Frances Simpson is a self-taught expressive artist working from a conscious connection to the landscape and her memories and experiences. After many years of singular exploration and experimentation, she paints with large brushes and mixed media onto paper or canvas, then scratching and mark making into texture and colour with inks, pastels, ash and charcoal. Her work is in many private and corporate collections. She has held solo shows in East Africa and Europe.
Born in Nakuru and painting for many years in the great Rift Valley, she is drawn to harsh environments; dry Acacia thorn scrub, soda lakes with their black volcanic rocks, dust plains. In contrast with those extreme landscapes, she depicts the delicate birds and plants that survive in those hostile places. Her aim is to experience this juxtaposition in her painting process: the physical strength of the black inks against a pale pastel wash of acrylic or watercolour.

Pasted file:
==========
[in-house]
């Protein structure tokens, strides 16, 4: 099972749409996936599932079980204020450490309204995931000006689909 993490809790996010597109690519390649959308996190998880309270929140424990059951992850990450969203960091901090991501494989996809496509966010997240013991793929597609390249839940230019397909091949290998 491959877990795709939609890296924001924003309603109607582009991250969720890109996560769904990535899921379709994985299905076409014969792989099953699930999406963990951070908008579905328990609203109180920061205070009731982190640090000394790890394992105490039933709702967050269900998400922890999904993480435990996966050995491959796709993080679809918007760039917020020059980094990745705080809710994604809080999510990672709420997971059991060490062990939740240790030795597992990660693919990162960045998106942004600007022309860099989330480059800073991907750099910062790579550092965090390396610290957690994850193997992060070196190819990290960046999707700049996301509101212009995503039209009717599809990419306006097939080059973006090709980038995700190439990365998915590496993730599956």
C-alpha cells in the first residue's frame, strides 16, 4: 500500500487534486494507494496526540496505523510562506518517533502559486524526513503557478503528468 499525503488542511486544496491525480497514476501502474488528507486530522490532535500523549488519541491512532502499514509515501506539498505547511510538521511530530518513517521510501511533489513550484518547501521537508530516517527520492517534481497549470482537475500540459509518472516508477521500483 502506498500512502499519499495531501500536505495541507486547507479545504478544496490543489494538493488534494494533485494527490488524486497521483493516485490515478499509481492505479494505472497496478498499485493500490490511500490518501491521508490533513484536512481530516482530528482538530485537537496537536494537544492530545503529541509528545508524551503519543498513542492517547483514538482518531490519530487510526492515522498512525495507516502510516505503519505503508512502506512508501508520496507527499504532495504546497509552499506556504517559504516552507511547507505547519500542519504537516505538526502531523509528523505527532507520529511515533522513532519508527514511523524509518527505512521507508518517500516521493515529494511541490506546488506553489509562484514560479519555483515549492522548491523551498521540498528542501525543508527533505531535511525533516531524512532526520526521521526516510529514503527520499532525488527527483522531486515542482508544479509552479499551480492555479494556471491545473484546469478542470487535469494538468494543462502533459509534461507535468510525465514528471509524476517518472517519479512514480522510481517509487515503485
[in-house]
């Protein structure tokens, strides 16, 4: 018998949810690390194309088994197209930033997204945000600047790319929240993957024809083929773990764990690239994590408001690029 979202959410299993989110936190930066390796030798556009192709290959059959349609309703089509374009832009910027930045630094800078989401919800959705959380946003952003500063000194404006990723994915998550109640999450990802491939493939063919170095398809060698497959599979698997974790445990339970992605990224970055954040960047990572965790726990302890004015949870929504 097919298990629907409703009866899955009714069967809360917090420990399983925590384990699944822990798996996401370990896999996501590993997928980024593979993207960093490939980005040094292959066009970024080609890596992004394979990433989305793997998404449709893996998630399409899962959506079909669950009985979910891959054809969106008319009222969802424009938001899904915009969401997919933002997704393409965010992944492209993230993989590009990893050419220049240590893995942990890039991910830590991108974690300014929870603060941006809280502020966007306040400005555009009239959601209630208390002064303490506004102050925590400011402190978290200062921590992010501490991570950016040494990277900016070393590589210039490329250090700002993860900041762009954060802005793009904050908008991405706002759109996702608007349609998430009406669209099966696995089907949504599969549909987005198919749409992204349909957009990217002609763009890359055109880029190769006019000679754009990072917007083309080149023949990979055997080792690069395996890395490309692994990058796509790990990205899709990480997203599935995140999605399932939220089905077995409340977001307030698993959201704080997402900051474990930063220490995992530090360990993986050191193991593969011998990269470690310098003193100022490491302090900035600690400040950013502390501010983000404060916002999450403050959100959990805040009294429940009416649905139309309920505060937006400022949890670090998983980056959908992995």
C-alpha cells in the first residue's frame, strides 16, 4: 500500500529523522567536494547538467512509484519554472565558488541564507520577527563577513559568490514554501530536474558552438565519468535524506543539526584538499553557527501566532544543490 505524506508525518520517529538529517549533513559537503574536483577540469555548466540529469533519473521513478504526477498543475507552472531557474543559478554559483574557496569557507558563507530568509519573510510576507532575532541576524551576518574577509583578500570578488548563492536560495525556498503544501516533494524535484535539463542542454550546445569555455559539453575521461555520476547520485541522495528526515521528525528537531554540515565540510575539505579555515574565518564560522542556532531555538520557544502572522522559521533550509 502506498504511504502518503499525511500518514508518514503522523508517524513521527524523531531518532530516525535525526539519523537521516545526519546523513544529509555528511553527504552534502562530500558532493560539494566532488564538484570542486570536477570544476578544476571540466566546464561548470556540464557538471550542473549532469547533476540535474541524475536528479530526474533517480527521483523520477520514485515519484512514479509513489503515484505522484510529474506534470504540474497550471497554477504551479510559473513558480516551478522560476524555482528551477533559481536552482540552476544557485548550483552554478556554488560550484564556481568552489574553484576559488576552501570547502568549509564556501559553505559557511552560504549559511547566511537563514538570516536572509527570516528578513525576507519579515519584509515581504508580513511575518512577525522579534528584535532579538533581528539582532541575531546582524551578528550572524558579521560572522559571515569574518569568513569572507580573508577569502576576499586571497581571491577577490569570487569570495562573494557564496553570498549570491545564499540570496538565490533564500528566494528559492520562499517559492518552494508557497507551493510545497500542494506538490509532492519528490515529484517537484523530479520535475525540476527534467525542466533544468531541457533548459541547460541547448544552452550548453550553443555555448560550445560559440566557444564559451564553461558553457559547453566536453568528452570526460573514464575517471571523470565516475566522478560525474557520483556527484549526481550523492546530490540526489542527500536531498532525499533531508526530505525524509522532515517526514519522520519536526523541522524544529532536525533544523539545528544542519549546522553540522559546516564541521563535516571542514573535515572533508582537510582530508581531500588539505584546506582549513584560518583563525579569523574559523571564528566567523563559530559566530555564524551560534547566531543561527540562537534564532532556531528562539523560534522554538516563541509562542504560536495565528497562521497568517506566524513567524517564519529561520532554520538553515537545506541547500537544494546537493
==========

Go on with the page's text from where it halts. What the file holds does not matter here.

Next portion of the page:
In her plein air paintings she often uses the Flamingo (a Phoenix like bird) and the Acacia tree as signs of resurrection and regeneration, where nature rises again from the ashes, always in a process of change but still in the cyclical ebb and flow of death and rebirth. To the artist the Flamingo is a natural muse that inspires creativity and transformation and the Acacia shelters and defines the African landscape. The colours of pink, blood red, magenta, indigo, ochre, grey and white are particularly important in Frances Simpson’s work. So too is the bold line of ink and charcoal.